The imprisonment of former Nissan Chairman Carlos Ghosn made headlines as it was revealed that he had conspired to underreport his income on official financial documentation, halving his actual 10 billion yen income and only reporting 5 billion. He was also found to have enjoyed several vacation homes provided by Nissan at a hefty fee without any legitimate business reasons to justify them. Apparently, Ghosn had also been directing $100,000 annually to his elder sister for a non-existent advisory role that she supposedly held.
This resulted in the imprisonment of Ghosn as well as senior executive Greg Kelly, as the duo is suspected of financial misconduct and misappropriation of funds in what has become the largest scandal in the manufacturer’s history. Others point to Ghosn’s aggressive pursuit of a merger between Nissan and Renault as having created tensions with Nissan executives who weren’t fully behind such a move.
Ghosn was once lauded as a hero for resuscitating life into the Nissan brand by playing a pivotal role in forming a strategic business relationship with French car manufacturer Renault. Ghosn is currently behind bars while waiting for further developments in the case as Japanese law allows for the imprisonment up to 23 days while awaiting any potential charges.
Business executives are expected to conduct a meeting in Amsterdam following the major controversy, with Nissan CEO Hiroto Saikawa stating that he would like to see the partnership incorporate more equal standings. Nissan has also established a special governance group that will look to improve on management and provides oversight over director payments.
As the situation continues to develop, critics have viewed Japan’s corporate culture as a culprit in the development of this shocking controversy. According to Sarah Parsons, managing director of Japan In Perspective, “While corporate governance scandals are not unique to Japan, there are certainly unique cultural factors that mean bad business behavior is allowed to fester in Japan,”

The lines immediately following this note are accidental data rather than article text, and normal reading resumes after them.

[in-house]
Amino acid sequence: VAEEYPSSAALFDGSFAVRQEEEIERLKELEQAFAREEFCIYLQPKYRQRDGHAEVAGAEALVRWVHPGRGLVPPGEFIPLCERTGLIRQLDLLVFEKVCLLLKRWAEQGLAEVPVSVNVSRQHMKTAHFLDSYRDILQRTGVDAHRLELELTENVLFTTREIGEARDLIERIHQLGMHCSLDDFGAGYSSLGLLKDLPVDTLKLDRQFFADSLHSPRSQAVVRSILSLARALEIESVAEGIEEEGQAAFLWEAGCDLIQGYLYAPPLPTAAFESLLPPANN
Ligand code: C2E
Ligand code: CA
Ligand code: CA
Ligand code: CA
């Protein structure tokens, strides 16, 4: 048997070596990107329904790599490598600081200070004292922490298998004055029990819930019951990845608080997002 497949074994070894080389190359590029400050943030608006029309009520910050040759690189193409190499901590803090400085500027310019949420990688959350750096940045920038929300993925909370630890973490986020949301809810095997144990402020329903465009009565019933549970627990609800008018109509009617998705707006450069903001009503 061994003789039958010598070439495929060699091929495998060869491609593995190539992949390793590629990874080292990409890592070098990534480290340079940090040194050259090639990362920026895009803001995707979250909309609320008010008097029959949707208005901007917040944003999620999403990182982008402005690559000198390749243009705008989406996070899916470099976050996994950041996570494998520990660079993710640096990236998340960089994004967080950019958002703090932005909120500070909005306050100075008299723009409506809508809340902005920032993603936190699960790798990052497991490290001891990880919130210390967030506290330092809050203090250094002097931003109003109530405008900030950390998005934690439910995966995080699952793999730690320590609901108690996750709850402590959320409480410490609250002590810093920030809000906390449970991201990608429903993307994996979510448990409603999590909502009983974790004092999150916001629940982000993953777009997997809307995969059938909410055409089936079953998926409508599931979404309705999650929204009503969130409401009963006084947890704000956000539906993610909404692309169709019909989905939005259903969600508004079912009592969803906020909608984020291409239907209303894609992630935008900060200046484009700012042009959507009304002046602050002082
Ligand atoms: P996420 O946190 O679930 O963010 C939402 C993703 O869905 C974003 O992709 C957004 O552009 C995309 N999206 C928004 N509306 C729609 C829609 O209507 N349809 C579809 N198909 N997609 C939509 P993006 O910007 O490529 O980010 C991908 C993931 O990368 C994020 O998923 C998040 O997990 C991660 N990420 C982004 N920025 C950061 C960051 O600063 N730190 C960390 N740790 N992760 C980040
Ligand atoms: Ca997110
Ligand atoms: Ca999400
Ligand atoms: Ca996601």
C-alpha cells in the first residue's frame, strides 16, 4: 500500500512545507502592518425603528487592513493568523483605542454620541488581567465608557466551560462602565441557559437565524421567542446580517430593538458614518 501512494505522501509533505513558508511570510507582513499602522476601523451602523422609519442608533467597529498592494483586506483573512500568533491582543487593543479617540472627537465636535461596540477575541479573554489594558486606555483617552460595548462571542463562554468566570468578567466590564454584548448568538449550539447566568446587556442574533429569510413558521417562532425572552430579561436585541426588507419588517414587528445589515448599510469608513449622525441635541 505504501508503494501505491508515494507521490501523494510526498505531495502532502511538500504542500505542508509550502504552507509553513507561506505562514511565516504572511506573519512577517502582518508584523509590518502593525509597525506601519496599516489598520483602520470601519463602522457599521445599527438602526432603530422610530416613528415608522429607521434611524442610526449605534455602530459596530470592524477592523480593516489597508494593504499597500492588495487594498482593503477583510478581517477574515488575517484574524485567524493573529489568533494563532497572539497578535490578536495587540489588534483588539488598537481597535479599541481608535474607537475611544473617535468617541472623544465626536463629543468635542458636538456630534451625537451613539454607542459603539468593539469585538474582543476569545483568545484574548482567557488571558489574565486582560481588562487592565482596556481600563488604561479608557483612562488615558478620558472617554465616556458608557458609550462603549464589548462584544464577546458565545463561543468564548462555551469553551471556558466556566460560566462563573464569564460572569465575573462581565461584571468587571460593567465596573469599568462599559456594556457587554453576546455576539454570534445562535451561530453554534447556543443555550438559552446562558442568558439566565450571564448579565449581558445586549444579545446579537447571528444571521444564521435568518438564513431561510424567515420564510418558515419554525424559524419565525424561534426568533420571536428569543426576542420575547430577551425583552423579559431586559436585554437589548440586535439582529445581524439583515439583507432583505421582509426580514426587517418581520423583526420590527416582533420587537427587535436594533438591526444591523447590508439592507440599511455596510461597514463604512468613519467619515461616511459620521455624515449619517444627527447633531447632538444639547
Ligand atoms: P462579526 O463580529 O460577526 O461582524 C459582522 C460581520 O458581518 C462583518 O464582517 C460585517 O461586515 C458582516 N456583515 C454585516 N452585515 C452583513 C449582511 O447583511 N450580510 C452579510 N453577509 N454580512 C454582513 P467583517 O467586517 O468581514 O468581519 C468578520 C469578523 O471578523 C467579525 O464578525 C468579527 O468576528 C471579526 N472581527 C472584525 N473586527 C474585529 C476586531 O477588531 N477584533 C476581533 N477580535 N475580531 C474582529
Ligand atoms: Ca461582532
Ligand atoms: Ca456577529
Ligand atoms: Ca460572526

Japanese culture and its workplace demand respect and a strict compliance with corporate ranks and titles. This makes it nearly impossible for an employee to bring up any issues regarding colleagues or managers to light, which only serves to foster a sense of passive compliance and avoiding any controversies that could be addressed early on.
For example, Michael Woodford was the first foreign chief executive at Olympus when he unearthed a scandal involving accounting fraud and brought it to light. By revealing the scandal, Woodford was scorned by fellow employees and lost his position of CEO at the company. Woodford stated, “There is a disaster in Japan because of these social characteristics—the deference, not being able to question people in authority.”
While executives continue to fuel their anger toward the former Nissan Chairman, critics believe that executives must do their part in disclosing information to help investigation proceedings and find out how deep the rabbit hole goes.
Rather than directing their scorn toward Ghosn, it might be a more prudent decision to focus inward on the rigid corporate society that prevents simple forms of governance in providing oversight over potential fraud or scandals.
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